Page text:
My Greendex is 51. What's yours?

My husband and I try really hard to be eco-friendly in our daily lives. So I felt pretty confident we'd score well in the Green Guide's Greendex.

Of course we can do more, but already we compost, grow our own food, recycle tons, buy local/organic, support community businesses, live close to work, use energy-efficient appliances, wash most clothes in cold water, use CFLs and keep the house temperature low in winter and high in summer.

Our score, 51 out of 100, beats the U.S. consumers' pitiful 43.7 by a decent margin. Of the 17 countries indexed, the U.S. was the least green, India was most at 59.5 and Brazil's 57.3 was second most. Our score took hits for driving to work individually (me in an SUV), eating too much meat and living in a heated, air conditioned 7+ room house. These dings are consistent with all Americans.

Try the Greendex calculator, see how your household is doing and leave me a comment with your score.

From 2008 to 2009, the U.S. was up 1.3 points. I am every hopeful we can make a more substantial jump in 2010. Let's aim for a 10% improvement to a 48!

Tuesday, May 19, 2009

Green America's tips for saving money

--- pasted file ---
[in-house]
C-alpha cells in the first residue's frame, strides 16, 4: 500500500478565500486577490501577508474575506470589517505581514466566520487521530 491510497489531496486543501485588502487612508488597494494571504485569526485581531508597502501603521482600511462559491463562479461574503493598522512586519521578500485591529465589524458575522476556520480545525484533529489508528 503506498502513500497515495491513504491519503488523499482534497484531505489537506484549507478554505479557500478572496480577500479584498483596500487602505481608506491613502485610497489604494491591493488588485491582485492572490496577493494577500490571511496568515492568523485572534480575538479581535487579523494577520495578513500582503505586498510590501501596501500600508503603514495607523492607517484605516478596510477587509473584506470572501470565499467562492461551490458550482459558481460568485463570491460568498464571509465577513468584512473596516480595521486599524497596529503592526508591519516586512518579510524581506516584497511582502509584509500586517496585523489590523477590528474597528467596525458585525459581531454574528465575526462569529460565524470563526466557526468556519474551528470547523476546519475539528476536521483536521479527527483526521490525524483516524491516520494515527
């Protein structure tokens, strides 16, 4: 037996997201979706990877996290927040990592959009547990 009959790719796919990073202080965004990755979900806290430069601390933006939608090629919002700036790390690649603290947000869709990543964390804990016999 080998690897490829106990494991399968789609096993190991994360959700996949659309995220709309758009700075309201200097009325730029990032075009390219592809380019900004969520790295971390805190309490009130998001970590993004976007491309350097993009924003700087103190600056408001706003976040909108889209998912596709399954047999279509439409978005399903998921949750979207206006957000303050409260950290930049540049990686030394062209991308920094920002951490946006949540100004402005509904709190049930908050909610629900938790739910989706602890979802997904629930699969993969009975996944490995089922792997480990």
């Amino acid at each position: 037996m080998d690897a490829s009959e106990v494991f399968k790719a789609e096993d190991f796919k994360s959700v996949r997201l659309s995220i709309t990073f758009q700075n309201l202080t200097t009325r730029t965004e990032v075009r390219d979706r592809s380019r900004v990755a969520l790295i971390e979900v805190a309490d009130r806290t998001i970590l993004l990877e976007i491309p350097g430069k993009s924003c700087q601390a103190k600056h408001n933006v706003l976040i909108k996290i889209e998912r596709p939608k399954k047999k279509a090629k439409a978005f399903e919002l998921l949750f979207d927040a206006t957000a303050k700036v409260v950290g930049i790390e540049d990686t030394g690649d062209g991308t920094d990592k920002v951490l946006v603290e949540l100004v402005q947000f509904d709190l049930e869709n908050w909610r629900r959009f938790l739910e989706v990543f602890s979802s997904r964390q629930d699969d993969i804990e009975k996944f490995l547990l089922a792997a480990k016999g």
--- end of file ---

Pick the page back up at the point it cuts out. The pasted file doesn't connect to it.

Since we can always use some good-sense nudges to stay on track, I've summarized Green America's article, "13 ways to go green and save green" here for you:
  1. Grow your food — a little work in the dirt really pays yummy dividends
  2. Use your car less — combine trips or ride a bike
  3. Freecycle — give away what you don't want, get what you need:
  4. Unplug electronics/appliances when not in use — saves electricity
  5. Go solar — while the initial investment is expensive, savings should only increase over time
  6. Compost — this is really easy and you'd be amazed at how much less trash you have
  7. Dispense with disposables — choose hand towels and cloth napkins over their paper counterparts
  8. Think about what you buy — what do you really need? you can be happy with less stuff
  9. Think about who you buy from — support local businesses and farmers; your community will reap the benefits
  10. Eat less meat and more beans — meat is yummy but it's not all that healthy for you or the planet

    And if I can add a few of my own...

  11. Make your own cards or send eCards — find scrap paper and get creative for local loved ones, otherwise use an online greeting
  12. Take the stairs — burn your own calories instead of elevating your electricity use
  13. Buy in bulk — refilling containers saves money and packaging (note to Costco, your vendors need to rethink their offerings to reduce packaging!)
  14. Cook extras — turn on the stove or crockpot once, make extra meals and freeze the leftovers (this also saves you time and your sanity)

Sunday, May 17, 2009

Before you give that baby Tylenol, consider this

Last visit to the pediatrician, he mentioned that I should not use Tylenol unless absolutely necessary, as new research linked frequent use to increased incidence of asthma. The study was actually done back in September 2008, but I had not heard about it.